At these very low frequencies, there is no measurable difference in resistance.
May be this myth comes from bullshit speaker wire promotions?
I have been advised not to use my micro-stranded wire for speakers, due to crosstalk distortion.
The wire is good for 100 Khz, maybe more.


I have seen very interesting damage done to equipment from high voltage DC still in use in some areas of the northeast.
Not good for audio.

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Post by Lassen Forge » Wed Sep 29, 2010 3:45 pm

gyre wrote:
I have seen very interesting damage done to equipment from high voltage DC still in use in some areas of the northeast.
Not good for audio.

All hail Tesla!
So YOU got that 5th floor walkup flat in Lower Manhattan, eh? >>giggles<<

Yeah, plug your 110 AC stuff into that, and it either sits there like a lump or goes spitzenfarlkepop. Then you realize your flat is DC. Yuck. Lightbulbs (the old incandescent ones) don't care if it's AC or DC, but motors and electronics seem to...

The one basic thing I can think of is ohms law. Ya know, E=IR and all that. Because when you have, say, a 100 watt light bulb on 110, you're pulling less than an amp... but run the same on 12V and you're pulling what, 7 or 8 amps? When you start talking a string of bulbs, like a household lighting circuit, you could go over 30 amps pretty easy - which would heat and possibly melt 14 ga wiring (or at least the insulation).

In Europe (where they have a 220 standard) the wiring is decidedly smaller, because the higher voltage means you draw less amps for the same work (eg wattage). So regardless of line loss or not, you still need to take into acount the amperage you're pulling through the wires - the wiring for the most part could care less abot the voltage, but the amperage will kill the wire... and maybe the walls the wire's buried in.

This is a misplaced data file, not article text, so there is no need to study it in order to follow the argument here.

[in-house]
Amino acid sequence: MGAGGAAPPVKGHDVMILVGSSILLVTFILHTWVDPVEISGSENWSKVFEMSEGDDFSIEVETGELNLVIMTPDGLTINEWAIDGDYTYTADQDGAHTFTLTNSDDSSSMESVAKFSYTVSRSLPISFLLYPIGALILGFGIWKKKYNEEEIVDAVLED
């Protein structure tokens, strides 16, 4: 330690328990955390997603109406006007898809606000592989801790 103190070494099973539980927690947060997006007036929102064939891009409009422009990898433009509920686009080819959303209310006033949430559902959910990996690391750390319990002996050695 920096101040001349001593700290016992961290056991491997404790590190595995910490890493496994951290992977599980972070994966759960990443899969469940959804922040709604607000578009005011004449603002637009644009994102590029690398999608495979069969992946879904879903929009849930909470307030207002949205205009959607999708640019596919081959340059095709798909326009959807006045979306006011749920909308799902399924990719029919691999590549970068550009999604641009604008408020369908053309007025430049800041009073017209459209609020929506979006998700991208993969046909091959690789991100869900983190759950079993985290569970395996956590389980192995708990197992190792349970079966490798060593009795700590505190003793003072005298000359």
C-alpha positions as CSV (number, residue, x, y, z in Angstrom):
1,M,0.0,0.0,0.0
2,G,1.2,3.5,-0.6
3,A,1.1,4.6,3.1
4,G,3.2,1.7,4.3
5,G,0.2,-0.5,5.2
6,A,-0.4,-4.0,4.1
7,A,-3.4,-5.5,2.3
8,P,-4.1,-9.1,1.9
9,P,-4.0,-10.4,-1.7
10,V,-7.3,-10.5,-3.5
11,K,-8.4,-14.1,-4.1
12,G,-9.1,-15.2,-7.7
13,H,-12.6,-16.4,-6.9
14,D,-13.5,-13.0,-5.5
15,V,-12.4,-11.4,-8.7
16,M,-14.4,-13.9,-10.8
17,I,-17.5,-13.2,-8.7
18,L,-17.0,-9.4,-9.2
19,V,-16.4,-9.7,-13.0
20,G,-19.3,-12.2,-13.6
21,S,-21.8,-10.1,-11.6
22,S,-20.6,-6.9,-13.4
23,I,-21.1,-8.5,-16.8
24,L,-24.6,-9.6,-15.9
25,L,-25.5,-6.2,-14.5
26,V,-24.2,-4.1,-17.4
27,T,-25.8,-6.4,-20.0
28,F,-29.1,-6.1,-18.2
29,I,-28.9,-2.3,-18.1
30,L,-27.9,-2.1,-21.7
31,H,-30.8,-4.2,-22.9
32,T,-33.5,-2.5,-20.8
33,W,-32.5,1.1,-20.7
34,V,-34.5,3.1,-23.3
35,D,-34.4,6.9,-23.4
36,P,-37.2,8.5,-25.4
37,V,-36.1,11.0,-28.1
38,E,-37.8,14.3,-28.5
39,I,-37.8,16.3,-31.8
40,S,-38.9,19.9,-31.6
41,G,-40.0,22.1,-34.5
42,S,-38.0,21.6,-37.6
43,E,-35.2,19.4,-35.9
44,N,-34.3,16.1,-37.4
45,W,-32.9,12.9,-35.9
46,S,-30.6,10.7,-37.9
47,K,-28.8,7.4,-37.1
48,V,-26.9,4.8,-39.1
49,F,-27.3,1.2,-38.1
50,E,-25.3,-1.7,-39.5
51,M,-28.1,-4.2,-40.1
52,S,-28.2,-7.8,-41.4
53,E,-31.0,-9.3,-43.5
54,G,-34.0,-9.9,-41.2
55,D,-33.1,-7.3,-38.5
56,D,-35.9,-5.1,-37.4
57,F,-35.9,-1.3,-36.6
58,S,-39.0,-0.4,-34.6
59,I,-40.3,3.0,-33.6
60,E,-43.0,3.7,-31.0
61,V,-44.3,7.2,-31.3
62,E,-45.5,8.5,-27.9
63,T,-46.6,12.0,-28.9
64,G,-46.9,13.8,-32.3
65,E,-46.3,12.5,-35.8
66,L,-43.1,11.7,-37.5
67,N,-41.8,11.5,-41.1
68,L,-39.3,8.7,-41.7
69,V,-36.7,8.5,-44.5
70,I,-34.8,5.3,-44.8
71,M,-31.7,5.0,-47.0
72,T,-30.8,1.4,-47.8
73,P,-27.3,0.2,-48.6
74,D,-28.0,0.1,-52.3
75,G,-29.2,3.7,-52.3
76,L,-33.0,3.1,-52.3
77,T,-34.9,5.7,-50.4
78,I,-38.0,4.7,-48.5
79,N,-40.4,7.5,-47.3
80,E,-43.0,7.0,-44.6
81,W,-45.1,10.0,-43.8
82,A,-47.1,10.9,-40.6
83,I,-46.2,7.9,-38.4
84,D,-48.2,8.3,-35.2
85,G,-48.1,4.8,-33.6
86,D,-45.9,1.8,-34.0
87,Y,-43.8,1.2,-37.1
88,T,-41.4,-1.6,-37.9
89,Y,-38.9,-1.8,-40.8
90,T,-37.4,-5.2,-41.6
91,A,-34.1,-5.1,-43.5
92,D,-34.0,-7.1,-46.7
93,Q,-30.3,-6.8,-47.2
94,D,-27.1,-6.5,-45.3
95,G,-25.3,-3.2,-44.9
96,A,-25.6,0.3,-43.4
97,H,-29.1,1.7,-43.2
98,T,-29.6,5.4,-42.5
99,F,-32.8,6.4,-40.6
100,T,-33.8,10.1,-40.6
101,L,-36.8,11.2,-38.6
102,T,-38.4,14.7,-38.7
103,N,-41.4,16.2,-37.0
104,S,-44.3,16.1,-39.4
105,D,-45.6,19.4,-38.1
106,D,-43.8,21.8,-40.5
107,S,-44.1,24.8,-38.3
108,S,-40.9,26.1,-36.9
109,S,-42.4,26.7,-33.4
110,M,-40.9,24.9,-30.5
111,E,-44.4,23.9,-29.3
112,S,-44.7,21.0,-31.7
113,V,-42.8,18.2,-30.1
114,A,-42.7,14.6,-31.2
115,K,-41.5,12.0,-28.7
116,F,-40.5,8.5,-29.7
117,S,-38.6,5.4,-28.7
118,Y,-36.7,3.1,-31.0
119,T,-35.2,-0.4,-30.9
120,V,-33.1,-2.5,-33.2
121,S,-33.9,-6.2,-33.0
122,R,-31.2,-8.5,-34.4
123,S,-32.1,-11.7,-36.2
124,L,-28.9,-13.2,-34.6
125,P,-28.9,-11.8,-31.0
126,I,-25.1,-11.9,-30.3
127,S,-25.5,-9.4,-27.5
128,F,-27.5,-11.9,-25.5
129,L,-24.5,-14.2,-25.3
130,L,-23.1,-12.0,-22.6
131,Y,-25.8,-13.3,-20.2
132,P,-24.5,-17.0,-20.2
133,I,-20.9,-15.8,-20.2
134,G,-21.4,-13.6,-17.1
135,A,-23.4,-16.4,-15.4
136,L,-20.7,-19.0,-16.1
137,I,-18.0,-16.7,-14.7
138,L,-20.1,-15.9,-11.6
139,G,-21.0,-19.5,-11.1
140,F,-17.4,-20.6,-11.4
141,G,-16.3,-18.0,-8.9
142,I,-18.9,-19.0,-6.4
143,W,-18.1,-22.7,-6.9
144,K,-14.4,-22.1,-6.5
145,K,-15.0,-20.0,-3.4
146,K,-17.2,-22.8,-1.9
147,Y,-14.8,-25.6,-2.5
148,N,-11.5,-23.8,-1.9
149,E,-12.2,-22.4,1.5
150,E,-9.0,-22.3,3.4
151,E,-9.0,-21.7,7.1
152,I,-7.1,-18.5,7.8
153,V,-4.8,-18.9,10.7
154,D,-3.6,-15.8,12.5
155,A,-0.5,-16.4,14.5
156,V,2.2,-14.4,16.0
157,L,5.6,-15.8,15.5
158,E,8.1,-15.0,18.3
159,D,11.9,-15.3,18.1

Get a copy opf Ugly's Electrical Handbook (you can buy it online, or usually at an electrical supply house) and it will give you the basics to figure out what the wiring you're playing with will deal with.

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Post by Sham » Wed Sep 29, 2010 6:39 pm

Wow BBS, Wow! That is great stuff and all very accurate.

Rebbi, I did similar planning for the Y2K ordeal. This when I installed that generator in the house. I played every senario out in my head and brought things back to basics. For the most part, I tried to figure out how people lived before electricity. What would I need to survive? Heat, food/water, shelter. I stocked up on a reasonable amount of canned foods and lots of bottled water. I bought a small camping stove and several canisters of propane. Y2K happened in January (of course) and I live in the northeast, so heating the house was a major concern. I had lots of split wood that I could burn in the fireplace. I also had lots of extra blankets just in case.

Power is very important for this preparation, but the focus could also be on surviving in the year 1850 type conditions, before modern transportation, refridgeration and electicity.

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Post by gyre » Wed Sep 29, 2010 6:42 pm

So what happened with Y2K?

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Post by Sham » Wed Sep 29, 2010 7:09 pm

gyre wrote:So what happened with Y2K?
Google it and find out how that all ended.

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Post by gyre » Wed Sep 29, 2010 9:53 pm

Other than a few malaysian ferries going astray, I can find no evidence of any event occurring at all.